MESSAGE FROM OUR PRESIDENT
Astrid Lindgren would have been 100 years old this past week. She’s gone in body but certainly not in Spirit. Pippi is still around though, and she asked me to tell you this.
Astrid grew up in Näs, near Vimmerby, Småland. Pippi Longstocking, her most famous character, however, was originally invented by her ill and bed-ridden daughter, Karin.
Lindgren was the daughter of Samuel August Ericsson and Hanna Johnsson. She had two sisters. Her brother, Gunnar Ericsson, was a member of the Swedish parliament. In 1926, Lindgren moved to Stockholm, learning to become a typist and stenographer. Three years later, in 1934, Lindgren gave birth to Karin, who later became a translator. The family moved in 1941 to an apartment on Dalagatan, with a view over Vasaparken, where Astrid lived until her death.
Astrid Lindgren went upstairs in 2002, at the age of 94. Following her death the government of Sweden instituted the Astrid Lindgren Memorial Award in her memory. The award is the world's largest monetary award for children's and youth literature, in the amount of five million kronor (800,000 dollars).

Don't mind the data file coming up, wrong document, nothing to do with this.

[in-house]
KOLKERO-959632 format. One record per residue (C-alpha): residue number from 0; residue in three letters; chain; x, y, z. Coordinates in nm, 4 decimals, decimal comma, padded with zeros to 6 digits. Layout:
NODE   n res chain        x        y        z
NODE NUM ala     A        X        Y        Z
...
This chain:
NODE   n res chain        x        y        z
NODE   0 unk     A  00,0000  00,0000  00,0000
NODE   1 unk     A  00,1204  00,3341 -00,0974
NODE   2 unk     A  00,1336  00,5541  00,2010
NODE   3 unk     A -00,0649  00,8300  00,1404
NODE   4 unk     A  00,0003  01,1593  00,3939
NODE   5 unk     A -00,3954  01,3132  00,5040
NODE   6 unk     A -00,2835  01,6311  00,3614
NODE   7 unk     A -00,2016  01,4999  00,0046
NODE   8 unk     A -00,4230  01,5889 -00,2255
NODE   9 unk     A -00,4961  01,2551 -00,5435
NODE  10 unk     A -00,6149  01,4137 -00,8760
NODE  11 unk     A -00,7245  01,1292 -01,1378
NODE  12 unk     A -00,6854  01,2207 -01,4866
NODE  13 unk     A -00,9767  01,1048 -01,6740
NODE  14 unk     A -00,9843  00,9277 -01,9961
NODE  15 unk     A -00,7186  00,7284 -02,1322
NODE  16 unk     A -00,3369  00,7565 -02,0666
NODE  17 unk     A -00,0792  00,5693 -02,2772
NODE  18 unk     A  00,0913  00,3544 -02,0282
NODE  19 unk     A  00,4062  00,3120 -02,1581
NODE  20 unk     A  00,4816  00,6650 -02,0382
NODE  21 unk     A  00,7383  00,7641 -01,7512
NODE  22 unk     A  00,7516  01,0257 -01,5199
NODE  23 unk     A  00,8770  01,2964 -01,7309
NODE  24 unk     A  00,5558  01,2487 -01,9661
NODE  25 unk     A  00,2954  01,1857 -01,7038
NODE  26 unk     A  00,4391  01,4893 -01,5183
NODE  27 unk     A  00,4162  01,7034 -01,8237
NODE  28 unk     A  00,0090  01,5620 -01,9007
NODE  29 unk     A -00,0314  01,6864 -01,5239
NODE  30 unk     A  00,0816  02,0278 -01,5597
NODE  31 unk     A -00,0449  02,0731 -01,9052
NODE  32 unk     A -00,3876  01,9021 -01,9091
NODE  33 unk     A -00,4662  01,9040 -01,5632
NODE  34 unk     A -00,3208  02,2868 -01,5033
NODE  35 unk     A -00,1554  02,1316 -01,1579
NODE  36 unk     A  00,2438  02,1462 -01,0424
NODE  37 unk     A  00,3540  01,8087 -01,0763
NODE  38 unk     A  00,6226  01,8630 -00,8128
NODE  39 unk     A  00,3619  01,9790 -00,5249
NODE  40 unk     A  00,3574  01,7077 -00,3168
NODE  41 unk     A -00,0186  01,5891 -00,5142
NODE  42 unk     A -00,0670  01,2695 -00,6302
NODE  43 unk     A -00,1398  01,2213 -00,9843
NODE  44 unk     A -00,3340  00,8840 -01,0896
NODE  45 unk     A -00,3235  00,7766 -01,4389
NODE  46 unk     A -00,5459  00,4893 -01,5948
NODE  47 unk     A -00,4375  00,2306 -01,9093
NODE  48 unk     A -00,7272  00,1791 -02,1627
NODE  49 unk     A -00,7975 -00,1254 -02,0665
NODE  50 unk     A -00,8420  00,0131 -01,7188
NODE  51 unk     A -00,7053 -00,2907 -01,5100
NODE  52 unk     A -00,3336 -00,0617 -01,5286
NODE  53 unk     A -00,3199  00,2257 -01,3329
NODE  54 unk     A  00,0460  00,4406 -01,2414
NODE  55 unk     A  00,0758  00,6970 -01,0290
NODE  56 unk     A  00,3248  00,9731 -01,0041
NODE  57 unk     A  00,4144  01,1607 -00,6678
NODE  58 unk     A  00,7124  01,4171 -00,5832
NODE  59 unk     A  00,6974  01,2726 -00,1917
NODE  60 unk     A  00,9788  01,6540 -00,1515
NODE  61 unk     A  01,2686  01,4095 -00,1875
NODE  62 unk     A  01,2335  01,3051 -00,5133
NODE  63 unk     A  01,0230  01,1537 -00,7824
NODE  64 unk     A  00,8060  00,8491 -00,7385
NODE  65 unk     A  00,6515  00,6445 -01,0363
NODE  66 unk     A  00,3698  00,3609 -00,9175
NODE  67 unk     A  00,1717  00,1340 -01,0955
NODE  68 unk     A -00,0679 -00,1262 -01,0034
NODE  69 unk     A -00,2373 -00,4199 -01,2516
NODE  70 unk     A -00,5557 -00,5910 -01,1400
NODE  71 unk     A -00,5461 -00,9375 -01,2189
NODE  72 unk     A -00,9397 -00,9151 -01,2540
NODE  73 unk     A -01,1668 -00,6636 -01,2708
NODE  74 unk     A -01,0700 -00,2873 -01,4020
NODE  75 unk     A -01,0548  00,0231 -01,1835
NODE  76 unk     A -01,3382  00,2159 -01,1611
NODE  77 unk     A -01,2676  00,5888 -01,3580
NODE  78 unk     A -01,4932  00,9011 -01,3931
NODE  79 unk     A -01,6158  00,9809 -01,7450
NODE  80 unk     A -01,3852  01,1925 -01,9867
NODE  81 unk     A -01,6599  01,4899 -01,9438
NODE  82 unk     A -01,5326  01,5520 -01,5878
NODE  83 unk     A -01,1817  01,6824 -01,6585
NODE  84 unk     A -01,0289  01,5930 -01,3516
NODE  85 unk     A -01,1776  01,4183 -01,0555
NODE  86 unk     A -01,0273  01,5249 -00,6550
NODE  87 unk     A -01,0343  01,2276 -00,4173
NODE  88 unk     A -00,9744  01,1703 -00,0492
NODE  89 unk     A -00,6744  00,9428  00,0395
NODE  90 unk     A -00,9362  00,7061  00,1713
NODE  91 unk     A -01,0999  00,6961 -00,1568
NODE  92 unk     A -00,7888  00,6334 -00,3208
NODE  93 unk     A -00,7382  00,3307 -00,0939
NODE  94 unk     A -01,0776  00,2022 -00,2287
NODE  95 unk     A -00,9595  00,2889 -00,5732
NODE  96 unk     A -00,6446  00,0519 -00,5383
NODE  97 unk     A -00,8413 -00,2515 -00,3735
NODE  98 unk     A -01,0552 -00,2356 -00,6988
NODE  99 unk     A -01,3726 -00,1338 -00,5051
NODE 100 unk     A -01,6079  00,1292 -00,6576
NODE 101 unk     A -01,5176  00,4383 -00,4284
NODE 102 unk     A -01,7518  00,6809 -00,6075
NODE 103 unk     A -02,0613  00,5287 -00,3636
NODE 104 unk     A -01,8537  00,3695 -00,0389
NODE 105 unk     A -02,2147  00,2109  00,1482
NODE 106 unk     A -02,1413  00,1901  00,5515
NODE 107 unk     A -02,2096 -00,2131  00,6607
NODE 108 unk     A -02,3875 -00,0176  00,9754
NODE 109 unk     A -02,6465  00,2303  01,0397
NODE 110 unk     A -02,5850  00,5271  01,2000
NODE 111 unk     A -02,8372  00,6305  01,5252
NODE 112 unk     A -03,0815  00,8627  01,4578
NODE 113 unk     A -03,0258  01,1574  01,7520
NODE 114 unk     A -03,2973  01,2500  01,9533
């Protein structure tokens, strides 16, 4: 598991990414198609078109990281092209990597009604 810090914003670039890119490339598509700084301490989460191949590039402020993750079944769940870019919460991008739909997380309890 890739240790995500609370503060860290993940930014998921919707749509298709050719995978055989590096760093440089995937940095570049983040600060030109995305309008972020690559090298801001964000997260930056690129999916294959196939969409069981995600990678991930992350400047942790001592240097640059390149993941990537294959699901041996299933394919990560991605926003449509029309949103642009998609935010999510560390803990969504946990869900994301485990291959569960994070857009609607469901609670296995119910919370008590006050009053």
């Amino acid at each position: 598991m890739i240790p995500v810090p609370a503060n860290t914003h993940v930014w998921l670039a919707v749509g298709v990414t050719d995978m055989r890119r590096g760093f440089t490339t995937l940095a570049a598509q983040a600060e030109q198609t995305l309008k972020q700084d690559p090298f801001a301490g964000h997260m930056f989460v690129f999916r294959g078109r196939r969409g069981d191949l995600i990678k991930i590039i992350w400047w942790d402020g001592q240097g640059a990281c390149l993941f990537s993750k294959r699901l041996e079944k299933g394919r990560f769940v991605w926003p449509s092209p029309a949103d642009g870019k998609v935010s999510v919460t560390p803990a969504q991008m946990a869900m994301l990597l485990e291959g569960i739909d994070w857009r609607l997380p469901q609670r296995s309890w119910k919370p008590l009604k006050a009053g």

In 1944 Lindgren won second prize in a competition with her novel named Britt-Marie lättar sitt hjärta (Britt-Marie unburdens her heart). A year later she won third prize in the same competition with the children's book Pippi Långstrump (Pippi Longstocking), which has since become one of the most beloved children's books in the world. She had already sent Pippi Longstocking to the Bonniers publishing house but was rejected. While Lindgren almost immediately became a much appreciated writer, the irreverent attitude towards adult authority that is a distinguishing characteristic of many of her characters has occasionally drawn the ire of some conservatives.
The ladies' magazine Damernas Värld sent Lindgren to the USA in 1948 to write short essays. Upon arrival she is said to have been upset by the discrimination against African Americans. A few years later she published the book Kati in America, a collection of short essays inspired by the trip.
In 1967, her publisher Rabén & Sjögren established an annual literary prize, the Astrid Lindgren Prize, in connection with her 60th birthday. The prize, SEK 40,000, (7,000 dollars) is awarded to a Swedish-language children's author, every year on Astrid Lindgren's birthday in November.
We’ll see you at Lucia and Julfest. And who knows, perhaps Pippi wlll show up too…last we heard she was on her way back to Småland from another trip to the South Seas! Isn’t Saint Louis about half way from everything?
Happy Holidays! Chris Bylander HOME